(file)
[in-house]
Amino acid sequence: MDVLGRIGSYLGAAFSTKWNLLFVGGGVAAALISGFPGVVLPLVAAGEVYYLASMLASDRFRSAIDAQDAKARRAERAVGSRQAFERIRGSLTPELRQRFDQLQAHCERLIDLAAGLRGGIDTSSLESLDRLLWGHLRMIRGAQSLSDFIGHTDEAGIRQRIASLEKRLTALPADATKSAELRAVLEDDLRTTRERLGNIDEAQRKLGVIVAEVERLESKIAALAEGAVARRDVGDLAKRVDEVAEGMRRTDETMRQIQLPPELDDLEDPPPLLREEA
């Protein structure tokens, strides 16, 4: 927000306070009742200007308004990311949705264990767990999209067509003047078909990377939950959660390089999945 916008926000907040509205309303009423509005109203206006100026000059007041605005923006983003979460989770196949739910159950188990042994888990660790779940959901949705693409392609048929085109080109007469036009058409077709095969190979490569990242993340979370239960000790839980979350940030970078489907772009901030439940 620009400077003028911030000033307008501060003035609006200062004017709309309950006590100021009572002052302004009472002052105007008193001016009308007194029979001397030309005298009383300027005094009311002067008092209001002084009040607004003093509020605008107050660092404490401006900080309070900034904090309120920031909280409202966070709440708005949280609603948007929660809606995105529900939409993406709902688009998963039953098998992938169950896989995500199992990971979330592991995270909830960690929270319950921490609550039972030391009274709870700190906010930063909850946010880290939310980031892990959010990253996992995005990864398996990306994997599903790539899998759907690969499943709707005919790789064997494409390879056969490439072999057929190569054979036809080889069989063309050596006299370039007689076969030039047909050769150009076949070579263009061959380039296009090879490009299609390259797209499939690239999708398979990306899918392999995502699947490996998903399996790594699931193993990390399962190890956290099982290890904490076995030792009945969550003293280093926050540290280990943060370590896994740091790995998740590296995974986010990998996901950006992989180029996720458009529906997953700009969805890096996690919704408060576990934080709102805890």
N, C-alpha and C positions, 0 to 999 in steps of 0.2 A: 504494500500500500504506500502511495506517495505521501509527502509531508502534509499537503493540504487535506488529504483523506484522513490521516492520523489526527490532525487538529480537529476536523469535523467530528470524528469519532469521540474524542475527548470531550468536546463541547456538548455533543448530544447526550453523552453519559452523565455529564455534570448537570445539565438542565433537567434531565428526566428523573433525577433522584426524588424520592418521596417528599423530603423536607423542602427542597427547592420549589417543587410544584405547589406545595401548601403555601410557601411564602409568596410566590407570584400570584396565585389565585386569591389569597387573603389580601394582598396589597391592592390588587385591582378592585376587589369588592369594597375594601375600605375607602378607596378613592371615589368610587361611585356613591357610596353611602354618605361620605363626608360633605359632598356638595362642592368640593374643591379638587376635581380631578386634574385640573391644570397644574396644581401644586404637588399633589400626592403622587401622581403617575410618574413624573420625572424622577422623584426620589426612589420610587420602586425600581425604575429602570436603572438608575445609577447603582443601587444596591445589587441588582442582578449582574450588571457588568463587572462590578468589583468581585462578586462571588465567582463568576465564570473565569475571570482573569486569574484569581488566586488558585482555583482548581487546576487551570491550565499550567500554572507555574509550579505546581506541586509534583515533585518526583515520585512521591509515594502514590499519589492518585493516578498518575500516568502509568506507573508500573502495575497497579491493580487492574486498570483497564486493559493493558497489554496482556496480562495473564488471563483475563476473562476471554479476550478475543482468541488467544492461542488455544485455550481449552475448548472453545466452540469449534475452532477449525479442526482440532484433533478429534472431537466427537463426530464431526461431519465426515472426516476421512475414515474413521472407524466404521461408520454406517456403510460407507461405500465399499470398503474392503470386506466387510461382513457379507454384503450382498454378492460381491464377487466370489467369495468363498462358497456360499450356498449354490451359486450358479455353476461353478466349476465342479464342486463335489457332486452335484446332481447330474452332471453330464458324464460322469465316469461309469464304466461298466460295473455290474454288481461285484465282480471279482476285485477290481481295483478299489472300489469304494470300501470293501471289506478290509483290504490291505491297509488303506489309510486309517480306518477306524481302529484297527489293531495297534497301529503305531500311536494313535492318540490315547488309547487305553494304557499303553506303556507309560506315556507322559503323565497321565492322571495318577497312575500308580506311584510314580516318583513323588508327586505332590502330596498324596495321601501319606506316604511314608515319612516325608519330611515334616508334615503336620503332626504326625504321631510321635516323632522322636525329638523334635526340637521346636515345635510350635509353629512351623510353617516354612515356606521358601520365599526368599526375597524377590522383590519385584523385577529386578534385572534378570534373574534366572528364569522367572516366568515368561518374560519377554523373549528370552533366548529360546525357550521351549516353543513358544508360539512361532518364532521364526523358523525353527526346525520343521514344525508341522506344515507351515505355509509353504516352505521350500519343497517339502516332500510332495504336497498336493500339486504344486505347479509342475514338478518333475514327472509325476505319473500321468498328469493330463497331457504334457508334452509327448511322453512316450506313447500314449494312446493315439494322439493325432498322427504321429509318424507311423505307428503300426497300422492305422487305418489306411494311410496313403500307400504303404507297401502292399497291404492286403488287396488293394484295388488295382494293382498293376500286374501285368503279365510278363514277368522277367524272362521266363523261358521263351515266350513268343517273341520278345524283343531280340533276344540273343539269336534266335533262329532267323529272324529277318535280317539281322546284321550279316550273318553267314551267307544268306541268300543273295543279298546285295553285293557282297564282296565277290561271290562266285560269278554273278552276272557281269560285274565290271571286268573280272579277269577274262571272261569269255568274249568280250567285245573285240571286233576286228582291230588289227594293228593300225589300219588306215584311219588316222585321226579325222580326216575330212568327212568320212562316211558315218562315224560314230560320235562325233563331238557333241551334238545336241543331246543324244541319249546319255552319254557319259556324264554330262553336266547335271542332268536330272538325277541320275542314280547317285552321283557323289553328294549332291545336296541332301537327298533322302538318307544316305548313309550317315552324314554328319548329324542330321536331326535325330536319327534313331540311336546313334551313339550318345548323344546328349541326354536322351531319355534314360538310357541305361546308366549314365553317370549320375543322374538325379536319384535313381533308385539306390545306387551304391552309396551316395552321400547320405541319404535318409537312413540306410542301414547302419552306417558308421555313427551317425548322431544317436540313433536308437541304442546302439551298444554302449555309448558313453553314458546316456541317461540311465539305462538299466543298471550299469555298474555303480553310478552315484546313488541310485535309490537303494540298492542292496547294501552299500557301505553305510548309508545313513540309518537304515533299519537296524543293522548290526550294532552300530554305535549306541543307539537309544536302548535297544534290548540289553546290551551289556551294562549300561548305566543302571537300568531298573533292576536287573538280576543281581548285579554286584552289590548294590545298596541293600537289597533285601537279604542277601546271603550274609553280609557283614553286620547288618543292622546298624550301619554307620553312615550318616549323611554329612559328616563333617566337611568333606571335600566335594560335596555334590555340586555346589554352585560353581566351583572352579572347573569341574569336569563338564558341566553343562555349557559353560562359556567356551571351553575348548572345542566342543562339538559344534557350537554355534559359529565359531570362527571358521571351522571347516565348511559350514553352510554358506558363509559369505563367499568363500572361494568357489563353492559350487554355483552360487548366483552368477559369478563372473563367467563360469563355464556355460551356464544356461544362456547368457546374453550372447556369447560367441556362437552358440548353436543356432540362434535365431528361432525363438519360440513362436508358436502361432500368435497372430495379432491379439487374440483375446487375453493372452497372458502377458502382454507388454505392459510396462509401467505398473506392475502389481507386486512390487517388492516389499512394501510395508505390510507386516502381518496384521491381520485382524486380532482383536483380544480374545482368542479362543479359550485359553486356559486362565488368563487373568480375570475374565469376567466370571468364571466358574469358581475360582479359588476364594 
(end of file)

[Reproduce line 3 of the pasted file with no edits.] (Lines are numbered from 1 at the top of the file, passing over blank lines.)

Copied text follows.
């Protein structure tokens, strides 16, 4: 927000306070009742200007308004990311949705264990767990999209067509003047078909990377939950959660390089999945 916008926000907040509205309303009423509005109203206006100026000059007041605005923006983003979460989770196949739910159950188990042994888990660790779940959901949705693409392609048929085109080109007469036009058409077709095969190979490569990242993340979370239960000790839980979350940030970078489907772009901030439940 620009400077003028911030000033307008501060003035609006200062004017709309309950006590100021009572002052302004009472002052105007008193001016009308007194029979001397030309005298009383300027005094009311002067008092209001002084009040607004003093509020605008107050660092404490401006900080309070900034904090309120920031909280409202966070709440708005949280609603948007929660809606995105529900939409993406709902688009998963039953098998992938169950896989995500199992990971979330592991995270909830960690929270319950921490609550039972030391009274709870700190906010930063909850946010880290939310980031892990959010990253996992995005990864398996990306994997599903790539899998759907690969499943709707005919790789064997494409390879056969490439072999057929190569054979036809080889069989063309050596006299370039007689076969030039047909050769150009076949070579263009061959380039296009090879490009299609390259797209499939690239999708398979990306899918392999995502699947490996998903399996790594699931193993990390399962190890956290099982290890904490076995030792009945969550003293280093926050540290280990943060370590896994740091790995998740590296995974986010990998996901950006992989180029996720458009529906997953700009969805890096996690919704408060576990934080709102805890």